"Alex, you love talking about text editors, why don't you write about that GitHub Atom project?"
Ah, text editors. Arguably our most important tools, yet we're more fickle about them than our choice of programming language, web framework, and preferred caffeinated beverage. Atom is made by GitHub. It's built using dozens of related open source projects, and some of these include "packages" that extend the editor.
All of the packages seem to be written with CoffeeScript, but before you get your pitchforks out, take a look at this thread:
You can use plain JS to develop packages.
Phew. The reason I wanted to write about Atom on DailyJS was it's built using Node and a web view. The fact it embraces Node means it should be easier for us to extend it. It also claims to have TextMate support, and can use native extensions through Node C and C++ modules.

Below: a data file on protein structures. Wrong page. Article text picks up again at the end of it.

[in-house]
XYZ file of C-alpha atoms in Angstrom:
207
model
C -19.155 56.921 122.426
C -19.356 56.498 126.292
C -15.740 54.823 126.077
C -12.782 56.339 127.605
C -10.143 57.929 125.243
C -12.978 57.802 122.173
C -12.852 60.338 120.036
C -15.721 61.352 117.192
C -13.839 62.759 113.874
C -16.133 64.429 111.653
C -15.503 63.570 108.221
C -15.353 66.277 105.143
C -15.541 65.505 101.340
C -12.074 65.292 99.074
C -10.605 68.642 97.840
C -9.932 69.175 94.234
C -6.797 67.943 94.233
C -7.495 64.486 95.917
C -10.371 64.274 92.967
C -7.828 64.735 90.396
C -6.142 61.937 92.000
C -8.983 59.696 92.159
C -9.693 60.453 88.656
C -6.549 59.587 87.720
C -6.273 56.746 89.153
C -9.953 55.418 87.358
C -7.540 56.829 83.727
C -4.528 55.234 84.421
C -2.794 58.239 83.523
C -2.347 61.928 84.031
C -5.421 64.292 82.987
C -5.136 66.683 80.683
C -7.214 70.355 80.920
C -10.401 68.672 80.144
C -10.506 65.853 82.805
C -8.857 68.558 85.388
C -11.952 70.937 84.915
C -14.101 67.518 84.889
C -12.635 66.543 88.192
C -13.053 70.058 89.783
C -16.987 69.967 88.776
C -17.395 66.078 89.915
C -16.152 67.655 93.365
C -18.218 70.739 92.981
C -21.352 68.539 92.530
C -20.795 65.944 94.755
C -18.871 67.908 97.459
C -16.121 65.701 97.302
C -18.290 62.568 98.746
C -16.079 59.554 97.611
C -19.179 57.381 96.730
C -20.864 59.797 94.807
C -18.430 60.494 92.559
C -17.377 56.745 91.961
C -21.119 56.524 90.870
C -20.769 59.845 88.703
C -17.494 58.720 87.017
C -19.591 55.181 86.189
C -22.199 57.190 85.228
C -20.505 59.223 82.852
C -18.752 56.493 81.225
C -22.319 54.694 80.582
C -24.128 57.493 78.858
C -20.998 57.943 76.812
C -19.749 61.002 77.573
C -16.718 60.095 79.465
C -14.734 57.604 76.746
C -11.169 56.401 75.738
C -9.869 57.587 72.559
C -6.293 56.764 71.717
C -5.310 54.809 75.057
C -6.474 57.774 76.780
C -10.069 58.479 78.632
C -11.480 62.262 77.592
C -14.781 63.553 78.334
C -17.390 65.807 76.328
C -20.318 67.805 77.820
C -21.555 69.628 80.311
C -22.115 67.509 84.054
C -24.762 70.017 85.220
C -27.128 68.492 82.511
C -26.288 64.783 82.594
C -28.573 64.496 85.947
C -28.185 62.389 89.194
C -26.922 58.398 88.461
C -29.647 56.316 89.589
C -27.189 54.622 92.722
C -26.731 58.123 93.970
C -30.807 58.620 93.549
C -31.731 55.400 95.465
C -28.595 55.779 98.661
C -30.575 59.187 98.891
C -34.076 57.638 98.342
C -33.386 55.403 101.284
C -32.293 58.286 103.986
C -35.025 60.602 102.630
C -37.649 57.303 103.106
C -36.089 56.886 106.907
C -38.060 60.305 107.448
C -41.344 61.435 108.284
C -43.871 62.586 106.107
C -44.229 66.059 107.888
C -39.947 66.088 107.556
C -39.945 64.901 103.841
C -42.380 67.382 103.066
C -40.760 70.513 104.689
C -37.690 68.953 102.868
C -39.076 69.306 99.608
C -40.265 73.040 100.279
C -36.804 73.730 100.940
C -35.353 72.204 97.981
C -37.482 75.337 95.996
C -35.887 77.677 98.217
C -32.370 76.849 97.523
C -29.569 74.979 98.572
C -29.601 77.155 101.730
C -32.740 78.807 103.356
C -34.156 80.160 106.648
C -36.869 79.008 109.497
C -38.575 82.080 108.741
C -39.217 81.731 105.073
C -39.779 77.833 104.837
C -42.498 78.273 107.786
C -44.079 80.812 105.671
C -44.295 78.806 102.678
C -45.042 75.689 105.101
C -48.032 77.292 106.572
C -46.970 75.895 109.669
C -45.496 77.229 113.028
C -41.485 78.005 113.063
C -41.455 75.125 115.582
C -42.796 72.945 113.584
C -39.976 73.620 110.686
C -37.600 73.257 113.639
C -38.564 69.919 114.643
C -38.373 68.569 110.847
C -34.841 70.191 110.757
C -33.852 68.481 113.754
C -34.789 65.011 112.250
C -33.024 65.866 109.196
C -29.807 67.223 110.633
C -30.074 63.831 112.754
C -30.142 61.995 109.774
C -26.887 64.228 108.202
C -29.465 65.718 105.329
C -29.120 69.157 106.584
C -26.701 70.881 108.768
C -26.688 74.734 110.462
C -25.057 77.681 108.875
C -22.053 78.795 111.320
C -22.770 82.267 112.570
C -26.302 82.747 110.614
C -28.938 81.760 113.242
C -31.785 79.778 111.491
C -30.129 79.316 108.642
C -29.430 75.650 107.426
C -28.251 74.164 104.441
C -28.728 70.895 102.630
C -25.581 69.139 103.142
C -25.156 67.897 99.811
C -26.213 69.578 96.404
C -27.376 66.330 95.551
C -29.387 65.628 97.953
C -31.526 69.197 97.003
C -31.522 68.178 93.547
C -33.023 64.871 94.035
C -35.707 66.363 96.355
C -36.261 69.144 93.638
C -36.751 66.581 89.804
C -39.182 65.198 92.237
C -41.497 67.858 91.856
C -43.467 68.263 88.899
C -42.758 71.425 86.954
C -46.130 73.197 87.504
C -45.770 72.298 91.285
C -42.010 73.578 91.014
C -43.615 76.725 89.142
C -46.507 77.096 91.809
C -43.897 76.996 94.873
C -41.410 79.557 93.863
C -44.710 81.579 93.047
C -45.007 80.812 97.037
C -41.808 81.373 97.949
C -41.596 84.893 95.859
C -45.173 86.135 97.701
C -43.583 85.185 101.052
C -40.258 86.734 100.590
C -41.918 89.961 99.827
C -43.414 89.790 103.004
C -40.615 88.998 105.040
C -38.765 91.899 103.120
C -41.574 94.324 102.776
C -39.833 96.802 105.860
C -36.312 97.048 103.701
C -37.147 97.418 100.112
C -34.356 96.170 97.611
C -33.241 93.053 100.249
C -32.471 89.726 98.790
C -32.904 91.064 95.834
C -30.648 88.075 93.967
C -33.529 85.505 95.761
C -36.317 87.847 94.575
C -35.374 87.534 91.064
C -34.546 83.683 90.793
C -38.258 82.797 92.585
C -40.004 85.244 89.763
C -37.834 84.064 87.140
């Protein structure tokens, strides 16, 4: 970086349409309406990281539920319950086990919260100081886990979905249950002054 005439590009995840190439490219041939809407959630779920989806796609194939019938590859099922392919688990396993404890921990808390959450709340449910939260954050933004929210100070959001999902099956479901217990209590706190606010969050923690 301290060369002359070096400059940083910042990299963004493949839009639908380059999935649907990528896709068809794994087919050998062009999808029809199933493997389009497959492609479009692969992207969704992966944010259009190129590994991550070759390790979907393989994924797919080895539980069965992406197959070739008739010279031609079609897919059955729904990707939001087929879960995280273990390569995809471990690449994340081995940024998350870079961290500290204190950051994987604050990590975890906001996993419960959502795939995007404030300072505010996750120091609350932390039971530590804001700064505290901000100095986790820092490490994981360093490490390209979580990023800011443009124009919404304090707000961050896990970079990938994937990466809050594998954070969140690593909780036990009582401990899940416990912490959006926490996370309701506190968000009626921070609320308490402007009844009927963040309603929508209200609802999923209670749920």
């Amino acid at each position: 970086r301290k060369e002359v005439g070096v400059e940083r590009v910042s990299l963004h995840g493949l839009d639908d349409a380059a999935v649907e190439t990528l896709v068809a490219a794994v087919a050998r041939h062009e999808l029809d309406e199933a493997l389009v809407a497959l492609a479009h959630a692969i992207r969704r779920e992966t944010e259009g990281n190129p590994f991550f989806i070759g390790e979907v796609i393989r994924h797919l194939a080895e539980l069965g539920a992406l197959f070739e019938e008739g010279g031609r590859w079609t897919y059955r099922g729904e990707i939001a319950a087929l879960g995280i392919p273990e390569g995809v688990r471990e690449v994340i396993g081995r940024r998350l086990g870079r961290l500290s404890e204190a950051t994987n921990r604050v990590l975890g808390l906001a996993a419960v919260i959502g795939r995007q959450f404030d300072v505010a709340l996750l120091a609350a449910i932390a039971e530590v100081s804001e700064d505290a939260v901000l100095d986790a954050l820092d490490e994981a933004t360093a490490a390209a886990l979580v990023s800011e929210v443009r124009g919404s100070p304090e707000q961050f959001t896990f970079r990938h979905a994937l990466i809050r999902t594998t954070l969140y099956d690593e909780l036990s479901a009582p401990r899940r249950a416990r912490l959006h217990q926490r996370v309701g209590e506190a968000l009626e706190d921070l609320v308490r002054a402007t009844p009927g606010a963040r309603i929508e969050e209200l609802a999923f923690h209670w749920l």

Parts of Atom are native as well, so it should feel desktop-like rather than web-based:
Atom is a desktop application based on web technologies. Like other desktop apps, it has its own icon in the dock, native menus and dialogs, and full access to the file system.
I've seen a few generations of desktop text editors come and go: BBEdit, TextMate, and Sublime Text. I expect the excitement around Atom to follow a similar pattern. I'm going to write about interesting Atom packages if I think they're of interest to DailyJS readers (please send them in), but you'll still find me happily plodding on with Vim. And vin (rouge), but that's another story.